On May 13, 2011, the circuit court issued its order granting in part and denying in part the motion for summary judgment.2 The court granted the motion "as to all claims against Defendants Yasunaga, Marks, Zienkiewicz[, ] and Wakabayashi, " as well as "to all claims brought by Plaintiff Leah Castro as Personal Representative of the Estate of Briandalynne Castro." The court denied the motion with respect to all other claims.
However, on October 14, 2011, the court issued an amended summary judgment order sua sponte, reversing its previous grant of summary judgment "with respect to all claims of Plaintiff Leah Castro as Personal Representative of the Estate of Briandalynne Castro." The court explained that its sua sponte decision was based upon its belief that its prior analysis was in error.3
A bench trial began on February 27, 2012. After the evidentiary portion of the trial was completed, Castro filed a memorandum regarding damages with the court. Castro explained that HRS § 663-3, the wrongful death statute, "governs recovery by the decedent's survivors[, ]" and that HRS § 663-7, 4 the survival statute, "governs recovery for wrongful death by the estate of a decedent." Castro asserted that because "[t]he amount of recovery for the loss of life for the Estate of Briandalynne Castro is ''determined from the standpoint of the deceased, '" according to Rohlfing v. Moses Akiona, Ltd., 45 Haw. 373, 381-83, 369 P.2d 96, 101 (1961), "the value of the life and the loss of enjoyment of life of Briandalynne Castro are of the nature and kind as of any other child born in our community[, ]" regardless of Castro's status as an incarcerated inmate. Castro stated that the Estate of Briandalynne Castro's damages claims include all the damages that Briandalynne would have been entitled to had she been alive, such as loss of enjoyment of life and pain and suffering, before death occurred. With respect to Castro's claim for negligent infliction of emotional distress, Castro asserted that there was "ample evidence that a normally constituted reasonable person would be unable to adequately cope with the mental stress engendered by Defendants' egregious conduct" and the resulting stillbirth. Castro further added that the fact that she may not have been able to raise or provide for her daughter while in prison "is irrelevant with respect to [Castro's] mental and emotional pain" caused by the stillbirth. Castro requested that the court award her $400, 000 for her survivor claims, $250, 000 for her emotional distress claims, $600, 000 for the Estate of Briandalynne Castro's wrongful death claim, and $800 in special damages for the estate's cremation expenses.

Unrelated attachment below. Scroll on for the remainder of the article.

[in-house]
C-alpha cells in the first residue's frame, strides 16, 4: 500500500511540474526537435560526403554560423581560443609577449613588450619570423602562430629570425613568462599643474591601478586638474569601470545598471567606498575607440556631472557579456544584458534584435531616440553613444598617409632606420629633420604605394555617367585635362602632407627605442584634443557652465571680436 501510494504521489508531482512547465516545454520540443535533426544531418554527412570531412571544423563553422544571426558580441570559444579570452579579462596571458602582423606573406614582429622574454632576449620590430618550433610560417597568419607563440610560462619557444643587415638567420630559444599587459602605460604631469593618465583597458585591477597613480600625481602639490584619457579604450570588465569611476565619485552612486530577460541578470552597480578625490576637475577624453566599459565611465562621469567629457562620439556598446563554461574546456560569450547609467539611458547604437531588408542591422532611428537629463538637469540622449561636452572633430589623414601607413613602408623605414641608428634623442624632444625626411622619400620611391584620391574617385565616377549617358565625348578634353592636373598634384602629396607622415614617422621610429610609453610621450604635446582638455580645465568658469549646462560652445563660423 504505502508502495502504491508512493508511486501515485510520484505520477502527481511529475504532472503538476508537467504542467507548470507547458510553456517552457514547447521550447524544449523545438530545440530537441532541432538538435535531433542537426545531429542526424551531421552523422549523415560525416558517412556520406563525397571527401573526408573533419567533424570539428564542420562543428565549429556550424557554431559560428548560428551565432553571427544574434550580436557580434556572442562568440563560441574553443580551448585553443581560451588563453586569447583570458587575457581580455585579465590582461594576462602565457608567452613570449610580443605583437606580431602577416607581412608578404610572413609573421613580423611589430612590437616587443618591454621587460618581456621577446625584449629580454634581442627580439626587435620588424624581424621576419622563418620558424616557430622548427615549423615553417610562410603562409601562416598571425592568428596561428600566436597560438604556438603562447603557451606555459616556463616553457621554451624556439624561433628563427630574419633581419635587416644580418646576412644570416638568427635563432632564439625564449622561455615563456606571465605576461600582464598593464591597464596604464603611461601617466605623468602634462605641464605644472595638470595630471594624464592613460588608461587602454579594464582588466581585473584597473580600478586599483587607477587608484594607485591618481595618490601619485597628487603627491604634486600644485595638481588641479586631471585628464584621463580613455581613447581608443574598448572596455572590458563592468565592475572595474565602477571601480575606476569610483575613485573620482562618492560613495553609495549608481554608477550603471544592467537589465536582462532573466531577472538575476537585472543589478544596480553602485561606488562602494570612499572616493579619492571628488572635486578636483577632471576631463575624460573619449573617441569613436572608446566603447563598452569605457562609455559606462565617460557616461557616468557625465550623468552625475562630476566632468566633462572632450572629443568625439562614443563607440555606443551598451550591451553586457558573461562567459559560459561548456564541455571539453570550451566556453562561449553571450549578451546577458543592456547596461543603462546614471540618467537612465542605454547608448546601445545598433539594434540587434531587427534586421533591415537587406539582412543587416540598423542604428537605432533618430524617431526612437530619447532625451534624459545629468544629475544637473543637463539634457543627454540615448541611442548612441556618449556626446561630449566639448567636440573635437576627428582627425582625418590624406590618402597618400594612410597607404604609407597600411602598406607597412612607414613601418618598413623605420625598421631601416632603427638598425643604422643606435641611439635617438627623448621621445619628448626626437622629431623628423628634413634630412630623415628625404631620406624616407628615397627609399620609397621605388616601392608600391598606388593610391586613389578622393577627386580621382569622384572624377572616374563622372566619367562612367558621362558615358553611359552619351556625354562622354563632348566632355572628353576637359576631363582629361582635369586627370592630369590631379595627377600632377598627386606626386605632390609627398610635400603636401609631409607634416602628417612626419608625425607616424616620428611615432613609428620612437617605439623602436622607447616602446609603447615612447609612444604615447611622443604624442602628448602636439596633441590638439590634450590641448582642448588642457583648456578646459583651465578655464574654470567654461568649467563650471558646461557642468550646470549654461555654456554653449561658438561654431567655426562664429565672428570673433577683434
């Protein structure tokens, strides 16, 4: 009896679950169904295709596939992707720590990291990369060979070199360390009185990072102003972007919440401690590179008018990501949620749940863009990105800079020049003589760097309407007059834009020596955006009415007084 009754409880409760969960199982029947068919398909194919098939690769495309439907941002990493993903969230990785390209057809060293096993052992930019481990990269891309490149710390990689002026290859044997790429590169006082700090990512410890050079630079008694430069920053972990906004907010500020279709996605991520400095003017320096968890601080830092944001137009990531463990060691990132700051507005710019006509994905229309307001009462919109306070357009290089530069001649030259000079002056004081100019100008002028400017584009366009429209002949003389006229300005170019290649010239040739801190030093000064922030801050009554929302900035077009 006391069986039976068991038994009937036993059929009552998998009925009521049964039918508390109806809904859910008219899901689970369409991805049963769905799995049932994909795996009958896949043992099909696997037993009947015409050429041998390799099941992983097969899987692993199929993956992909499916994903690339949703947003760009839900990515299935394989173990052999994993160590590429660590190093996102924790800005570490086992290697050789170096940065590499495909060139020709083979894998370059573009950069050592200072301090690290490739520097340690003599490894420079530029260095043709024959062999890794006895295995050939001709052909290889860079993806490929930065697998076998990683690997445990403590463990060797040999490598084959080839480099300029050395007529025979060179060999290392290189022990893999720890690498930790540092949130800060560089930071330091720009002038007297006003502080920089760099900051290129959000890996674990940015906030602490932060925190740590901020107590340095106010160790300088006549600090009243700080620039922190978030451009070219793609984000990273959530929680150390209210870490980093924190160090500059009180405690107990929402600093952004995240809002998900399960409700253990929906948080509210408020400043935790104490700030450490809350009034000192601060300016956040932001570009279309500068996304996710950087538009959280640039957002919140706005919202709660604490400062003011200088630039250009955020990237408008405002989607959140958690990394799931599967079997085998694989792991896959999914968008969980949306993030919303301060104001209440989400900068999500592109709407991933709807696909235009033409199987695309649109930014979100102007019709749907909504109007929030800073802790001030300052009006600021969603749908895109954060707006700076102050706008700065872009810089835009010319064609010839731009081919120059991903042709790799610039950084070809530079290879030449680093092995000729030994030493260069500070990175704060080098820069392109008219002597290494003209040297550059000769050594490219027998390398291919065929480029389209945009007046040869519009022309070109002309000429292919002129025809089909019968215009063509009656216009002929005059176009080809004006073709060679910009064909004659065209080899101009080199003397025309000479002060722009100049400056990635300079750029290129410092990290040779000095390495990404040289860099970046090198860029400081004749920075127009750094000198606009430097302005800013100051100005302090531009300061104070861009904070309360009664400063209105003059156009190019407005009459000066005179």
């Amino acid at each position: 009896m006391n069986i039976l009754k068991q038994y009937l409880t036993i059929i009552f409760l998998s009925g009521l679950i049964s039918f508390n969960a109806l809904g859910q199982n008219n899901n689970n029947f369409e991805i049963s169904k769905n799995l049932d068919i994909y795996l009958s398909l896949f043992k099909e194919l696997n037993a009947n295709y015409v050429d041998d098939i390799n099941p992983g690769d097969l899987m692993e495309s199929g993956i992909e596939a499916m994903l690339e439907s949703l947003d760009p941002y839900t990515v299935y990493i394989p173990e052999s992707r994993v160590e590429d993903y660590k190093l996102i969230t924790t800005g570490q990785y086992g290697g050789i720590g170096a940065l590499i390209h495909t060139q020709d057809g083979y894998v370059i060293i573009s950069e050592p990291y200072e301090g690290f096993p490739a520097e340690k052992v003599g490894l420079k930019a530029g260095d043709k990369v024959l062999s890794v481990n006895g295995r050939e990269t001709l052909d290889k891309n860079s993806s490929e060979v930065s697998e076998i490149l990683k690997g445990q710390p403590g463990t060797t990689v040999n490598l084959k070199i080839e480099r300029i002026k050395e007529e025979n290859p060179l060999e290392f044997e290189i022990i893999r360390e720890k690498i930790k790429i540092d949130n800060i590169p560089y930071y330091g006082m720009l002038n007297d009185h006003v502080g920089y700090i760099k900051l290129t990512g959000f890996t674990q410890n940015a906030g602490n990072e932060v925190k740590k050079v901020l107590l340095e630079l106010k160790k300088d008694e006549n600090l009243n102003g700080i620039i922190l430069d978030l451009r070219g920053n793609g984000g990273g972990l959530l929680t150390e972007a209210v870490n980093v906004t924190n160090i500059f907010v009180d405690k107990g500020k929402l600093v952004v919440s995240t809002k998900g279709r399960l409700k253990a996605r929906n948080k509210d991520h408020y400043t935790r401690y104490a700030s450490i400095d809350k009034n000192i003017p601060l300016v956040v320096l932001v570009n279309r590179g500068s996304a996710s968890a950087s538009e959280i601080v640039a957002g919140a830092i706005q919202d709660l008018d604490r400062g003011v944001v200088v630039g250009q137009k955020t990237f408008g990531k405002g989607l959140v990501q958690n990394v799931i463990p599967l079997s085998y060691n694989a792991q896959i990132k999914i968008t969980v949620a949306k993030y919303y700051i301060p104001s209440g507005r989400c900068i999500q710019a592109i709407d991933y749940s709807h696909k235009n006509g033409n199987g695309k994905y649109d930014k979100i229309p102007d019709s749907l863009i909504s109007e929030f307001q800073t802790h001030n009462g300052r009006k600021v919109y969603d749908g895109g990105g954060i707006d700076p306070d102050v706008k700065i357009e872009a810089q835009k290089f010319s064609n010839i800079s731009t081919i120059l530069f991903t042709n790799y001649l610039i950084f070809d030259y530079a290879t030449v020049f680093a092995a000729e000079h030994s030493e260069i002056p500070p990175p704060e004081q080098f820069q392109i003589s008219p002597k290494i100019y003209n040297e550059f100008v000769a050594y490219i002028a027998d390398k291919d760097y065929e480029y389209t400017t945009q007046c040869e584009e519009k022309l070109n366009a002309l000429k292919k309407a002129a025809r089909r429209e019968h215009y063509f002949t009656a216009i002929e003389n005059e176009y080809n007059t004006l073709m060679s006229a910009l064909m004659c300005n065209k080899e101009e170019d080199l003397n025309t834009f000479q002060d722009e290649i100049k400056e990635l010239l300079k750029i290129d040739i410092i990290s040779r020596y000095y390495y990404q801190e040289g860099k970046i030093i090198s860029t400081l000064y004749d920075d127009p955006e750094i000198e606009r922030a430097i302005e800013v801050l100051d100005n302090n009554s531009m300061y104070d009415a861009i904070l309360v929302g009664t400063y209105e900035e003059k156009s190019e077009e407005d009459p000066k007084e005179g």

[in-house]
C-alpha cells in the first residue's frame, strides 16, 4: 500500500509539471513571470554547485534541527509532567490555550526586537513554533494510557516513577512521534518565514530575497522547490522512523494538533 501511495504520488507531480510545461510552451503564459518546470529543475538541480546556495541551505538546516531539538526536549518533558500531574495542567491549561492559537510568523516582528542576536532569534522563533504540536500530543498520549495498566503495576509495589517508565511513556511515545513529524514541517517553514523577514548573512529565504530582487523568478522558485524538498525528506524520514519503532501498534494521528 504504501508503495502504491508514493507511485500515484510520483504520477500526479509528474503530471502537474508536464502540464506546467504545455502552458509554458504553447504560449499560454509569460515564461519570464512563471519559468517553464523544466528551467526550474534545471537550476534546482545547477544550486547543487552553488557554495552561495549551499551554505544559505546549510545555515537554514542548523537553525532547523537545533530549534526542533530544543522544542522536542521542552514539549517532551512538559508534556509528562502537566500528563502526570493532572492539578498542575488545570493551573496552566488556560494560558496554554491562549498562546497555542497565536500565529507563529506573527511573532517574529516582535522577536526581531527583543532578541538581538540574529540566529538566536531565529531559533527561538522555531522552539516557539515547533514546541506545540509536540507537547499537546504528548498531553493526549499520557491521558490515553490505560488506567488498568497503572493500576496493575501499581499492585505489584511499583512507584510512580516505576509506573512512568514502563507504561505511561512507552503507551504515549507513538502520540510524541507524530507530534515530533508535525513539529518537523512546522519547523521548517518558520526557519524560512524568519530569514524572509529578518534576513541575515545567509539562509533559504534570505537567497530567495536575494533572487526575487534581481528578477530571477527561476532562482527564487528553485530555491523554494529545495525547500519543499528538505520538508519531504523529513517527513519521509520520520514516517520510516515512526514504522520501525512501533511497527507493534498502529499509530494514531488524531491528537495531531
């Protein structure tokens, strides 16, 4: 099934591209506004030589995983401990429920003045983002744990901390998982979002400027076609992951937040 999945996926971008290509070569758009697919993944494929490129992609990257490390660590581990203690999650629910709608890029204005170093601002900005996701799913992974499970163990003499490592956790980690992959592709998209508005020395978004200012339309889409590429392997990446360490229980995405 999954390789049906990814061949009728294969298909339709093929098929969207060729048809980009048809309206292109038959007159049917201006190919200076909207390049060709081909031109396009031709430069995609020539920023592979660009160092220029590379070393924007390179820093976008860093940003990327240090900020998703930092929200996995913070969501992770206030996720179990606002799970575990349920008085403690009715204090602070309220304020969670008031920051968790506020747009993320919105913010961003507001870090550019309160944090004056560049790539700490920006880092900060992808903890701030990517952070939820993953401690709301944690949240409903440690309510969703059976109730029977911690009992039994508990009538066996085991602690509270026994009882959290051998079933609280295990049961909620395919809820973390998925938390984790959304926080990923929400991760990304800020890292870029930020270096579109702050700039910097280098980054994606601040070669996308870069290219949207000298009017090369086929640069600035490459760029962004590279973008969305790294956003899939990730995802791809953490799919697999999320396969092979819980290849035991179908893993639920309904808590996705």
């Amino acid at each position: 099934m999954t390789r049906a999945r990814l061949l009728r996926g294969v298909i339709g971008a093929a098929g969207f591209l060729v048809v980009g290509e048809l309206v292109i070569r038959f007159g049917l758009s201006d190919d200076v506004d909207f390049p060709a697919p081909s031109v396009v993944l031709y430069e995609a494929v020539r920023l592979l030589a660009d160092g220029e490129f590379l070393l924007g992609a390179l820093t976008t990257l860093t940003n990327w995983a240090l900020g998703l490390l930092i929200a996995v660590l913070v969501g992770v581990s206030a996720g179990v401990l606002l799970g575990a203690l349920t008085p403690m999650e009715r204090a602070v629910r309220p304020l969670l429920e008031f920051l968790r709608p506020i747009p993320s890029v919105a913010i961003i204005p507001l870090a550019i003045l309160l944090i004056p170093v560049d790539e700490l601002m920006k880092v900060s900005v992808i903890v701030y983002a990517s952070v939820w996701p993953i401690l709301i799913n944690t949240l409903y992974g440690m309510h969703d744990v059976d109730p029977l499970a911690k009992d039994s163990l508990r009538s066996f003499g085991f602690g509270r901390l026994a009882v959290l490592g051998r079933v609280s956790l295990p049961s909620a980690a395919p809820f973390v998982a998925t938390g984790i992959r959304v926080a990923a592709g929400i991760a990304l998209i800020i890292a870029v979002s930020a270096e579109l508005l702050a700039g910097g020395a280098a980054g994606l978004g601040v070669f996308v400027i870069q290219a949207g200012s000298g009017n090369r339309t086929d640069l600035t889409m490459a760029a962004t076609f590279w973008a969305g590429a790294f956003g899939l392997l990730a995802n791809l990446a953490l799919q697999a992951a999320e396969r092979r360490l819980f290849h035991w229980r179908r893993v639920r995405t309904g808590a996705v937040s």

Petitioners also submitted a post-trial memorandum regarding damages. Petitioners first argued that damages should not be awarded because Castro "has not and cannot prove a causal connection...